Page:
I would like to see Airbus push the technology envelope with the XWB. I fear they won't and/or can't)


User currently offlineNAV20 From Australia, joined Nov 2003, 9909 posts, RR: 36
Reply 23, posted (7 years 9 months 2 weeks 7 hours ago) and read 9097 times:

Quoting Sabenapilot (Reply 15):
A manufacturer which is considering pumping out 620+ planes a year is not really a manufacturer which is fighting for survival like some would want to see...

Arguably it IS about survival - generating the cash flow necessary to stay afloat........

Quoting Leelaw (Reply 1):
...The expected boost in cash flow could help Airbus pay bills of about $15 billion to fix manufacturing problems with its A380 superjumbo and to design from scratch another proposed jet, the A350 XWB.



"Once you have flown, you will walk the earth with your eyes turned skywards.." - Leonardo da Vinci
User currently offlineAstuteman From United Kingdom, joined Jan 2005, 10008 posts, RR: 96
Reply 24, posted (7 years 9 months 2 weeks 7 hours ago) and read 9076 times:
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Quoting 2wingtips (Reply 22):
Airbus need more 320 sales to pay for the 380/XWB/330F projects.

Airbus need more A320 deliveries to cope with a backlog which I understand to be unprecedented in magnitude for this type of airliner (over 1900 frames including orders announced this month).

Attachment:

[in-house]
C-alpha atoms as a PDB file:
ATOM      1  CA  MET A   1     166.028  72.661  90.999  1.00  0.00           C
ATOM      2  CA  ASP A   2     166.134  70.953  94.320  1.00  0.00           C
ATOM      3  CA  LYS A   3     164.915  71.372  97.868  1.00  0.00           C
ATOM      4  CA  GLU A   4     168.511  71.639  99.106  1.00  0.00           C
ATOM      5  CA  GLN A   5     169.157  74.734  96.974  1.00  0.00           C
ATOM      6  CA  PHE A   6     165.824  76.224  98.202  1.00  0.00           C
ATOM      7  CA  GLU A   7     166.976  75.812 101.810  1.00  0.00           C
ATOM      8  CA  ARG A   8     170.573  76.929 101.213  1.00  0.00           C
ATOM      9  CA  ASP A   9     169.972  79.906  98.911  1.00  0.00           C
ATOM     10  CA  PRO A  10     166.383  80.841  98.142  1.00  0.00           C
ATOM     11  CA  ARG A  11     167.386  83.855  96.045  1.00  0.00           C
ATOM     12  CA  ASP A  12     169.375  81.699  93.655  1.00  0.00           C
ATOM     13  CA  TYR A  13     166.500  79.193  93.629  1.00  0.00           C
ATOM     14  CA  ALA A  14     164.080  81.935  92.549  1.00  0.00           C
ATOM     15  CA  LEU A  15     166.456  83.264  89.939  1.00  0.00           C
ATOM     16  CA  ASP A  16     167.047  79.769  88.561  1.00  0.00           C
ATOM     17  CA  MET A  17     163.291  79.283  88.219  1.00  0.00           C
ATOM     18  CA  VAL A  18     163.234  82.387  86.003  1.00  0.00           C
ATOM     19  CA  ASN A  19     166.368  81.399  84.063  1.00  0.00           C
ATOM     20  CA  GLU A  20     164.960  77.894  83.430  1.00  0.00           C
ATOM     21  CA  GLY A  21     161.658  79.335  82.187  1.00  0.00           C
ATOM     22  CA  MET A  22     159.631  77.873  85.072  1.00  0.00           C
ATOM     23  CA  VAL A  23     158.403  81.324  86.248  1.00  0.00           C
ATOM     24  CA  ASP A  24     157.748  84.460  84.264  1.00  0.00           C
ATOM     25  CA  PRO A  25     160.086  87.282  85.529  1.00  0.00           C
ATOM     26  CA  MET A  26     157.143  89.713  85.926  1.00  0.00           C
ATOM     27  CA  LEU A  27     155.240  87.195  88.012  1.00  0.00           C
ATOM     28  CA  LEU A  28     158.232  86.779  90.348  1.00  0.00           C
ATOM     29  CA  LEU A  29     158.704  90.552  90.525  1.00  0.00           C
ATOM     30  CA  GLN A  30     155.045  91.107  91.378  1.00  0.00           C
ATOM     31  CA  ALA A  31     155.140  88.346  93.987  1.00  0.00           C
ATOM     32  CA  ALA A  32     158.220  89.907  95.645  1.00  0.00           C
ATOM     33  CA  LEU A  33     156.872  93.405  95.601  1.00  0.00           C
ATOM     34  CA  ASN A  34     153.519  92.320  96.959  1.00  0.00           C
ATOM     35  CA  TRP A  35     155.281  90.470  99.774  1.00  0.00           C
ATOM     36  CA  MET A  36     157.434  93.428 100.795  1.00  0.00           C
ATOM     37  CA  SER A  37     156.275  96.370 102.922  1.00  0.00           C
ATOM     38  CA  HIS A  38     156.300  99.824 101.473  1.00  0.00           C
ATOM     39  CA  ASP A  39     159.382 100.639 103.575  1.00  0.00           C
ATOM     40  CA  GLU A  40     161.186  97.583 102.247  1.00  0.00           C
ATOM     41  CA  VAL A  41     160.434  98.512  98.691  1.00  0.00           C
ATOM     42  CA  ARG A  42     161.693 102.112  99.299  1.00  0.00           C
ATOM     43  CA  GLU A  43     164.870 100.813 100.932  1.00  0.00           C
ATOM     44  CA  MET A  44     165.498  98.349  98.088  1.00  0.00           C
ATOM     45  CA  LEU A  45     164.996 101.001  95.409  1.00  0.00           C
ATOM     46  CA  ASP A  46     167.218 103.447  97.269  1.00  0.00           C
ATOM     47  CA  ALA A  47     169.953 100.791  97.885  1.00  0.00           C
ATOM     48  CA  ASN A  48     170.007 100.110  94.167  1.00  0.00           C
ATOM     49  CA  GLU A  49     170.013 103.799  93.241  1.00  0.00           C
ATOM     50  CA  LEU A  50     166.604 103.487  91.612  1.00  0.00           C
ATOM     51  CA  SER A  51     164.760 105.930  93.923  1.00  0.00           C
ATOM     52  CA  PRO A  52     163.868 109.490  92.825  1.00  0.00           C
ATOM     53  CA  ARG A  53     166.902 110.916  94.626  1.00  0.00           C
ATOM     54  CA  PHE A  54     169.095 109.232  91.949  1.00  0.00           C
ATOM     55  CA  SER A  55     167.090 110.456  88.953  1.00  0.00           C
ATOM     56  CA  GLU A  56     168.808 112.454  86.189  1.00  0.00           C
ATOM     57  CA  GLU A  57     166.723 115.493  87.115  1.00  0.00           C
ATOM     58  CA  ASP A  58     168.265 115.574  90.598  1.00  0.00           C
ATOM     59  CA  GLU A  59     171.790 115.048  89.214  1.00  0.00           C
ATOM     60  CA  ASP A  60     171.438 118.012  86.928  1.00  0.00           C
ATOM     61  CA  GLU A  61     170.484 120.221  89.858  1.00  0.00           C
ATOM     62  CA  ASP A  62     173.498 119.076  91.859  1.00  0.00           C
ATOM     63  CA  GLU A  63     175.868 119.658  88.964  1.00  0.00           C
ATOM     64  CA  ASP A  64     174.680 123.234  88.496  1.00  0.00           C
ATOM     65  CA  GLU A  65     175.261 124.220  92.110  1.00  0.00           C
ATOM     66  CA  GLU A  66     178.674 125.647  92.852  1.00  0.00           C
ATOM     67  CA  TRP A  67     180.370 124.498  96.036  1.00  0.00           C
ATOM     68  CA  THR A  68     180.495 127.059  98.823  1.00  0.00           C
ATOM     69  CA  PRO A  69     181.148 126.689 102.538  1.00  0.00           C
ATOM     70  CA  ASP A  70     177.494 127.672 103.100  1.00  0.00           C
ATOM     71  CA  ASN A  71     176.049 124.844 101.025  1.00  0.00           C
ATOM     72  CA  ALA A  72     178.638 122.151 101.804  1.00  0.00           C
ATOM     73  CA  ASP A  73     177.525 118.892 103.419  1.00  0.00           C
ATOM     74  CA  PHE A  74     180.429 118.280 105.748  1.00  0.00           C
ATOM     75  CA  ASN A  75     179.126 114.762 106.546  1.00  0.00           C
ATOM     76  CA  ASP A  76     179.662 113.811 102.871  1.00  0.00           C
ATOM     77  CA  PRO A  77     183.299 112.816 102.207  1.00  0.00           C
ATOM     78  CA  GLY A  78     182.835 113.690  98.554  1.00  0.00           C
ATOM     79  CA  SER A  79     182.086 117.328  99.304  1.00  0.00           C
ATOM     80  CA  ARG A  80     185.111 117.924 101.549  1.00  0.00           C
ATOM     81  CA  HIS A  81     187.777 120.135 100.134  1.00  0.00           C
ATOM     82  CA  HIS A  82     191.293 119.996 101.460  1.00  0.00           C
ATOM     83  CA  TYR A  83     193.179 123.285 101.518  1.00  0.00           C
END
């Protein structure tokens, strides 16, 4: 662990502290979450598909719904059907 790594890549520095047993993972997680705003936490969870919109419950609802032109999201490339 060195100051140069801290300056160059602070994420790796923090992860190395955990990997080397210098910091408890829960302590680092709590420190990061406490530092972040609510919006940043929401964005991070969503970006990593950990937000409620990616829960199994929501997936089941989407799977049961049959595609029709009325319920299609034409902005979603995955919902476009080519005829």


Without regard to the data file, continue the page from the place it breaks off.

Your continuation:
Your comment seems to infer that Airbus are increasing A320 production only in order to pay for ongoing projects.
It's not a view that I can subscribe to, unfortunately.

One thing I'll say about N328KF's comments regarding Y1.
The inevitable advent of Y1 makes it even more sensible for Airbus to make hay with the A320, and maximise the sales they can take in the period prior to Y1 starting to exert an influence

Regards


25 Post contains images Leelaw : Congratulations. Hopefully, you won't be negatively impacted by the Power8 cost-cutting drive and will still be at Airbus to enjoy the success. Nope,
26 Johnny : @Wingtips "Airbus need more 320 sales to pay for the 380/XWB/330F projects" More "sales" than 1900...? i think you mean more deliveries, but i doubt t
27 Scouseflyer : I might be wrong but I belive that the A300 hanger is not much cop for the A330/340 as the planes have to be squeezed in and basically hand assembled
28 OyKIE : Thank you PanAm_DC-10 for keeping us up to date. IIRC Streif would like to move final assembly on the A320 to Germany as part of the restructuring of
29 Slz396 : It is a fact the official launch of the A330 was announced for Farnborough and an official order announcement for 30 A330F was posted by a lessor on
30 RichardPrice : Parts supplies all down the chain need ramping up, which cant be done instantly.
31 Slz396 : I am confused now. Are you saying the WSJ is publishing water cooler gossip when they publish an interview with Airbus' Executive VPs Programs and Pr
32 Aviator27 : He was not referring to doubling the production rate of the A320. "Doubling Down" is an American phrase from gambling in the card game "Black Jack".
33 Post contains images Jdevora : It is the first time that I saw an explanation about the PR note about the 330F that was online ony a few hours... Cheers JD
34 Leelaw : Absolutely not, in this case the WSJ article appears to be factual and transparently sourced.
35 Post contains links Jdevora : I don't have any facts about the 330F, but there is a hint about what Sabenapilot is telling is what happened. There was an Airbus press release abou
36 Tak : Quick question: has boeing given any thought to ramping up production of the 737? I know a little about the previous failures, but could that be accom